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Safety Alert: If you believe your computer activities are being monitored, please access this site from a safer computer. To immediately exit this site, click the escape button. If you are in immediate danger, contact 911, a local crisis line, or the U.S. National Domestic Violence Hotline at 1-800-799-7233 and TTY 1-800-787-3224.


Testimonies From the Field: Benefits of DACA for Survivors of Domestic and Sexual Violence

Thursday, June 22nd, 2017

When Deferred Action for Childhood Arrivals (DACA) was first implemented, we asked a number of shelters and organizations that work with survivors of domestic and sexual violence to answer a survey which included a question that asked them if they had ever helped a survivor of sexual or domestic violence obtain DACA. We heard stories from all over the United States. Below, we provide a few of those responses and offer context where appropriate.

Of 34 of those who answered the survey, 17 — roughly half — responded that they had helped a survivor obtain DACA.

DACA takes away the fear of deportation, encouraging victims to come forward:

“DACA provided a sense of peace knowing that she did not have to remain silent when being abused for fear of her immigration status.”

“Providing my client with DACA made her feel safer about her immigration status which contributed to her willingness to seek services and work with law enforcement. U visas take a long time and many survivors are hesitant to report because they fear deportation. DACA is faster and provides them with that sense of security they need to report and potentially file for a U visa.”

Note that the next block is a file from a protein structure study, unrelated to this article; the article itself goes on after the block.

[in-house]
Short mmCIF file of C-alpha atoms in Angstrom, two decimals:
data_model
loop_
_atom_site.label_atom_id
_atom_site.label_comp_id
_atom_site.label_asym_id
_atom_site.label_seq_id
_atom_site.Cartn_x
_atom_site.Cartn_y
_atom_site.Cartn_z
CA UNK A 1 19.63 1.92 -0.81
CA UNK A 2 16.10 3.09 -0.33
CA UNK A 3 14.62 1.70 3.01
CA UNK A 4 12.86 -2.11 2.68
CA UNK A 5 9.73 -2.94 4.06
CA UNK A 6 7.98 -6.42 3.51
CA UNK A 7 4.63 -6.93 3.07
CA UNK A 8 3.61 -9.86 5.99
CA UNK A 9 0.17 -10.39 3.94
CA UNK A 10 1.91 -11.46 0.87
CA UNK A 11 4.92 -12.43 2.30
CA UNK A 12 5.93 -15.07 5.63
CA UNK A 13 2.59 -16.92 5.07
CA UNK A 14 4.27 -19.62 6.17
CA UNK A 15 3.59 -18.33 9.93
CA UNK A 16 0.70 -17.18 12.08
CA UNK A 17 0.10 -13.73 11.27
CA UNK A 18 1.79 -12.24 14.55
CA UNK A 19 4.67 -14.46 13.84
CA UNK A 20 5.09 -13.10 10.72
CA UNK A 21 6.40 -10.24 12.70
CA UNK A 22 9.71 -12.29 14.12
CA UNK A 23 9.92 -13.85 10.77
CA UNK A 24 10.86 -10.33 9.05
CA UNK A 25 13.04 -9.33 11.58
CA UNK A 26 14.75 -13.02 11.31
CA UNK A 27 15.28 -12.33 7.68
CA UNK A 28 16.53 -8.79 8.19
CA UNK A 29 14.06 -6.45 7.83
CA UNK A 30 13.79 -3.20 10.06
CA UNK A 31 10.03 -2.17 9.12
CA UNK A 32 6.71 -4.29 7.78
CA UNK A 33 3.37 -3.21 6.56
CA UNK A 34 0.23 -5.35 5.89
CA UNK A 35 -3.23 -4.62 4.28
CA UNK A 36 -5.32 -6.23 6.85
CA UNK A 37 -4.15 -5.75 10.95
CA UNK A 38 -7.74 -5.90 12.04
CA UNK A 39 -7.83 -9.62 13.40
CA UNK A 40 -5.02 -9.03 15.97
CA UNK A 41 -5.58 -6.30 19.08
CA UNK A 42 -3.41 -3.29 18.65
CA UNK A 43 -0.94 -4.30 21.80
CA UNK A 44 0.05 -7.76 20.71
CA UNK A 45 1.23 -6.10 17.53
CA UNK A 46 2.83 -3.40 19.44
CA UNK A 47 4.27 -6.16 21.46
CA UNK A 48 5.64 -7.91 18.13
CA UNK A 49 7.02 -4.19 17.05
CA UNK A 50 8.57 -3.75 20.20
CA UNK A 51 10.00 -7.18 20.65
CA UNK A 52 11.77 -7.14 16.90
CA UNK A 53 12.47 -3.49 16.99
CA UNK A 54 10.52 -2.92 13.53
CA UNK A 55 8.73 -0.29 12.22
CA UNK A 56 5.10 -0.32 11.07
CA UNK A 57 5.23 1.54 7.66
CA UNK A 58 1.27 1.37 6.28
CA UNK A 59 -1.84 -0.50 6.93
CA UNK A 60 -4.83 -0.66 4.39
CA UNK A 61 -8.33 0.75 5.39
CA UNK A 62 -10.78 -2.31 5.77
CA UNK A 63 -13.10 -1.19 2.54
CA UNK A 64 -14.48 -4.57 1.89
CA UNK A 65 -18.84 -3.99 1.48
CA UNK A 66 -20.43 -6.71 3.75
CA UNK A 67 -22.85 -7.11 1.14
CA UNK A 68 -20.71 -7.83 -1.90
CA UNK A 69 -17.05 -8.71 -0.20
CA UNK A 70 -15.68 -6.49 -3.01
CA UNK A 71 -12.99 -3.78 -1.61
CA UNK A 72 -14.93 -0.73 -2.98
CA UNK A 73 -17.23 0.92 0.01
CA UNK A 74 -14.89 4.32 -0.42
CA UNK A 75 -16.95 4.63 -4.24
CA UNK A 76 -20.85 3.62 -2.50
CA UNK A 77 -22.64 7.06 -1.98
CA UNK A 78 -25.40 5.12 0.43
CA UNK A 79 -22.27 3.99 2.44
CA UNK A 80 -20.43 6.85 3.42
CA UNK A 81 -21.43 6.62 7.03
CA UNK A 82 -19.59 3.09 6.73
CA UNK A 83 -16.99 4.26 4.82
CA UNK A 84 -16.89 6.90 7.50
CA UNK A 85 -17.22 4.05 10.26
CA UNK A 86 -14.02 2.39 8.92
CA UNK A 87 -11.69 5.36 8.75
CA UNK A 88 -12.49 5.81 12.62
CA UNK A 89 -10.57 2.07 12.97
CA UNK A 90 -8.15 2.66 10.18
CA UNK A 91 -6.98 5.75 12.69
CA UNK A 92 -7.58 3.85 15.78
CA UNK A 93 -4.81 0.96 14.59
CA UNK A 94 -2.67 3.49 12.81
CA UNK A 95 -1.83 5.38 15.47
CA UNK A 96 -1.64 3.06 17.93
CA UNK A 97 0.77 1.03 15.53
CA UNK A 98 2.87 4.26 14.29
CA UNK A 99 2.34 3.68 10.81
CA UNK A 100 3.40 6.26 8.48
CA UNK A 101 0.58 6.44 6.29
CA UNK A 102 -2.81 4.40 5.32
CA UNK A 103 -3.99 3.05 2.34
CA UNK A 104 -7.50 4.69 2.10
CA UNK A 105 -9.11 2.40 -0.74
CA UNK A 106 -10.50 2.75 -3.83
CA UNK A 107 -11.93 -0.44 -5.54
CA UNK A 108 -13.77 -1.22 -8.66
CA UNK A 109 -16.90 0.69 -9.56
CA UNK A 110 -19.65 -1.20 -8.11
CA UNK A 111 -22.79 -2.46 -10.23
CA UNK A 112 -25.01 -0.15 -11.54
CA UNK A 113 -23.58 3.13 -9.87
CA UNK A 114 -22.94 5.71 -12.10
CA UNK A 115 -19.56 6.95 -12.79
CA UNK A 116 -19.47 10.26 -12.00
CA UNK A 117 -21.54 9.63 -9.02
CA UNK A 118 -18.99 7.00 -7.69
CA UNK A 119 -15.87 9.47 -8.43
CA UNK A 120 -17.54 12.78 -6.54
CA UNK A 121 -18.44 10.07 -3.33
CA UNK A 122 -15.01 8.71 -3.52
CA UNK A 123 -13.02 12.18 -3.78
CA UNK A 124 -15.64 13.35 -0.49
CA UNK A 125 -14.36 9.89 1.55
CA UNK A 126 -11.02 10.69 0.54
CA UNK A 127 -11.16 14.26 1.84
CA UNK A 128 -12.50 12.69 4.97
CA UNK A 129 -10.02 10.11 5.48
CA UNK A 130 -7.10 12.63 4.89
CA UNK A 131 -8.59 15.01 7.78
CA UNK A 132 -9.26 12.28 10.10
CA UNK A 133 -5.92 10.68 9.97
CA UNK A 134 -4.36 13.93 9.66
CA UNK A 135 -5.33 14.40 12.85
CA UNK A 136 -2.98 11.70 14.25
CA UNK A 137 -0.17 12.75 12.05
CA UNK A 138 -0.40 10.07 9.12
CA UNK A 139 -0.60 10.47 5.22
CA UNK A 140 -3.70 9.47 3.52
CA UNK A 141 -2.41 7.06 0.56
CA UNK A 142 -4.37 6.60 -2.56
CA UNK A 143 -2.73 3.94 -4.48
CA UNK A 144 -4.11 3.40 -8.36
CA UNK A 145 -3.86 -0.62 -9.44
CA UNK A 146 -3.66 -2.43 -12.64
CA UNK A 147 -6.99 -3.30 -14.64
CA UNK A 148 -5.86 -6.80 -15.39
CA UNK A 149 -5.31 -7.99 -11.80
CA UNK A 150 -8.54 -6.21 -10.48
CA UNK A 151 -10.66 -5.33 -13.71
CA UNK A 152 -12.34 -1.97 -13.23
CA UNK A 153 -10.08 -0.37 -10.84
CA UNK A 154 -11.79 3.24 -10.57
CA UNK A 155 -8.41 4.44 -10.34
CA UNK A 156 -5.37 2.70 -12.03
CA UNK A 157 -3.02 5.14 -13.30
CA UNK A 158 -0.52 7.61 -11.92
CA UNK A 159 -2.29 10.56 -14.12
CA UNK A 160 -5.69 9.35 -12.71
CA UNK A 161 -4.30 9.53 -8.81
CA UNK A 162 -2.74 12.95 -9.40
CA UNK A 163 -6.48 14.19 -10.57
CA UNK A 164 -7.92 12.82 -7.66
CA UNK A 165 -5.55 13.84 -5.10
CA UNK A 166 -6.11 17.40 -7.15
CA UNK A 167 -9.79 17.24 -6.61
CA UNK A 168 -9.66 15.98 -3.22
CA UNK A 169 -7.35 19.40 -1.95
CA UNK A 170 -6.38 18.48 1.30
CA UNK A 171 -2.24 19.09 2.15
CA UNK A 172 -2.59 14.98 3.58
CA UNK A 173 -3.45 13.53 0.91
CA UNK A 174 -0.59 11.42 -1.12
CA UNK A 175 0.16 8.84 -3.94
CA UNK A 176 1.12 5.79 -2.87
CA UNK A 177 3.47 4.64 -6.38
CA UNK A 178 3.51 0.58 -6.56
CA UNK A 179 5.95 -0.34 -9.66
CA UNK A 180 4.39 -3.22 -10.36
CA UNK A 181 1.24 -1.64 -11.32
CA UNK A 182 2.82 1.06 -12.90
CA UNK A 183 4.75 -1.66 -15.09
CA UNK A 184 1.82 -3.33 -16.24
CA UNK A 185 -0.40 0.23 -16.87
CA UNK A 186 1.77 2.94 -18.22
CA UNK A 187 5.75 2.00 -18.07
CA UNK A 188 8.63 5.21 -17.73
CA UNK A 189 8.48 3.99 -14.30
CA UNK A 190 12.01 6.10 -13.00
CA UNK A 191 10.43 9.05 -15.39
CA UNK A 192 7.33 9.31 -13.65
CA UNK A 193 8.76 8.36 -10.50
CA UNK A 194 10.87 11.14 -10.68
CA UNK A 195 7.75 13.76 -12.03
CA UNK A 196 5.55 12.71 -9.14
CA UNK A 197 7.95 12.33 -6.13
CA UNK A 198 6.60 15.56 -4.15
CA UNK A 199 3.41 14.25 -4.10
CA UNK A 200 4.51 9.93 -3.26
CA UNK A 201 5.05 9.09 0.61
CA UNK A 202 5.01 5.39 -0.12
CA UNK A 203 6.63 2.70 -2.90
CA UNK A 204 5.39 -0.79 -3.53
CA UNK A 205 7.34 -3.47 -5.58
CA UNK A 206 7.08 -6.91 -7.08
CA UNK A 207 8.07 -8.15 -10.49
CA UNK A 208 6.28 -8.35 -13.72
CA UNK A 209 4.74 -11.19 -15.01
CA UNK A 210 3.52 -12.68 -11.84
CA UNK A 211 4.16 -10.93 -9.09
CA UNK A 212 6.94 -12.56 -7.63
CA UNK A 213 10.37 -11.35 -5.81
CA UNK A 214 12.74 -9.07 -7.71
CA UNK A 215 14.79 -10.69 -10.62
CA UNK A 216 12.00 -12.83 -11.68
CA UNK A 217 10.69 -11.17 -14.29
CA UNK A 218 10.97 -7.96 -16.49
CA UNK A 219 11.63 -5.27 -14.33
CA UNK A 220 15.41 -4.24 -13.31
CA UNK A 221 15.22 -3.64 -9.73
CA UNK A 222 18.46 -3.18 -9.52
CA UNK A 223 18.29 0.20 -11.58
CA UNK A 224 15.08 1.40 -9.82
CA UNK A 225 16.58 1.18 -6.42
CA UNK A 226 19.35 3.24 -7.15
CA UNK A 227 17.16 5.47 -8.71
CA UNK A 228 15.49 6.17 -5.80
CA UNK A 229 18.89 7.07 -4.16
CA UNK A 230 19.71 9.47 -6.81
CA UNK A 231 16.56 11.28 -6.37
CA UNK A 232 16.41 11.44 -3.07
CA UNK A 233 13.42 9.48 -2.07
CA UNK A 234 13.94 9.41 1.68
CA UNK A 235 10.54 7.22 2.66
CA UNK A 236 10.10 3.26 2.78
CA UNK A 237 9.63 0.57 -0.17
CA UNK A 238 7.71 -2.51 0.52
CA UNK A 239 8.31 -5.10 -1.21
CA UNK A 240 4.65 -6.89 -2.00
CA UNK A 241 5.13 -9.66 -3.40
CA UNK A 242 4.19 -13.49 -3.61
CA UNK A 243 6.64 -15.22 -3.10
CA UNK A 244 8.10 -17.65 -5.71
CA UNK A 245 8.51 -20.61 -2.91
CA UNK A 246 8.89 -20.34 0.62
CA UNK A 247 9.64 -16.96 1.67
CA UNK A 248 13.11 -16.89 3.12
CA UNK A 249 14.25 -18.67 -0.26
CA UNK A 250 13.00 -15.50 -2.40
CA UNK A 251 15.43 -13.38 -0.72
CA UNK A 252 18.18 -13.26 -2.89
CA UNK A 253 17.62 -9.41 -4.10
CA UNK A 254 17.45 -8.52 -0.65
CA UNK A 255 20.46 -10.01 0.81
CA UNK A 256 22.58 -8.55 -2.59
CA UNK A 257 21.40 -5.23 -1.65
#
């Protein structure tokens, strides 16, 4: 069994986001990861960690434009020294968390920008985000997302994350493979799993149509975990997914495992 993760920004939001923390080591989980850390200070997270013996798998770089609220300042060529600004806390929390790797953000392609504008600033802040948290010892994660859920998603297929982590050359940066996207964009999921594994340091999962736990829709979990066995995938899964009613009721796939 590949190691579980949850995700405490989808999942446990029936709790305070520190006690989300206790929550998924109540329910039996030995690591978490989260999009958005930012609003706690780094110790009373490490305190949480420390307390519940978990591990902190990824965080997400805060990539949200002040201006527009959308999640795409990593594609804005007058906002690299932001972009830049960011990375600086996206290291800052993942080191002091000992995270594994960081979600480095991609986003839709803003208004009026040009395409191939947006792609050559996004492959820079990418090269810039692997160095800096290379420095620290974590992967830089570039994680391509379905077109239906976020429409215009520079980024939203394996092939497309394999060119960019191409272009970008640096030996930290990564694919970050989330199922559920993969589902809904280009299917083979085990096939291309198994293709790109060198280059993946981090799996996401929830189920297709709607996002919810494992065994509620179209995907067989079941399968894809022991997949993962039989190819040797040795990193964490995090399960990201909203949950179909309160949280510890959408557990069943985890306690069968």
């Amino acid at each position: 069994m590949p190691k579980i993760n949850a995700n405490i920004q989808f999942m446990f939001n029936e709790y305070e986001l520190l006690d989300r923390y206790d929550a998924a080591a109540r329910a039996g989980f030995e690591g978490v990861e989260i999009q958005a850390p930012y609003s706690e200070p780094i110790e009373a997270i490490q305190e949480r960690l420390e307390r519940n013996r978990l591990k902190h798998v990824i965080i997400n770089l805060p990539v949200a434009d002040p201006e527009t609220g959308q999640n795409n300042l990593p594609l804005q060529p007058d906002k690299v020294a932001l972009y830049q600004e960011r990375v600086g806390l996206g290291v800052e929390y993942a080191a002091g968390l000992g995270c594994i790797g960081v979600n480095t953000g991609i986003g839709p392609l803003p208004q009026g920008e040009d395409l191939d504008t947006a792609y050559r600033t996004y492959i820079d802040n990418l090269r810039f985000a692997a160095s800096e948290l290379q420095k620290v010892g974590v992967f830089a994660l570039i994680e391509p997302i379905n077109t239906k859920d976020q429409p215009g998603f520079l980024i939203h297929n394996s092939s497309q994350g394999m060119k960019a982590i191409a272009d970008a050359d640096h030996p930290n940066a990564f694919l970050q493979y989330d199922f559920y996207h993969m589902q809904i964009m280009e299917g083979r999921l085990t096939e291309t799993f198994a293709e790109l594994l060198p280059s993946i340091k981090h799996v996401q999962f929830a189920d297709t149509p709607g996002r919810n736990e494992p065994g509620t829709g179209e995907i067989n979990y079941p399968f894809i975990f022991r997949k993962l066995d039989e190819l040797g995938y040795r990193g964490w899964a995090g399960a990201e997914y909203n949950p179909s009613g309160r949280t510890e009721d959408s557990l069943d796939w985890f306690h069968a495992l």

DACA has helped take away the financial dependence on the abuser:

“The survivor was able to obtain a driver’s license which helped her obtain insurance so that she is not longer an uninsured driver. She was also able to get a job with her work authorization and is now able to support her children.”

“DACA helps survivors feel secure and stable so that they can rebuild their lives and be economically self-sufficient.”

DACA provides peace of mind for survivors:

“Reduce her anxiety and thus allowed the person to explore avenues of hope and advocacy.”

“DACA provides work authorization and the removal of the fear of imminent deportation— two things that my clients need to feel free to leave their abusive partners. DACA enables my clients to leave abusive relationships by providing financial and emotional stability for themselves and their children.”

Click here to download a PDF with this information. 

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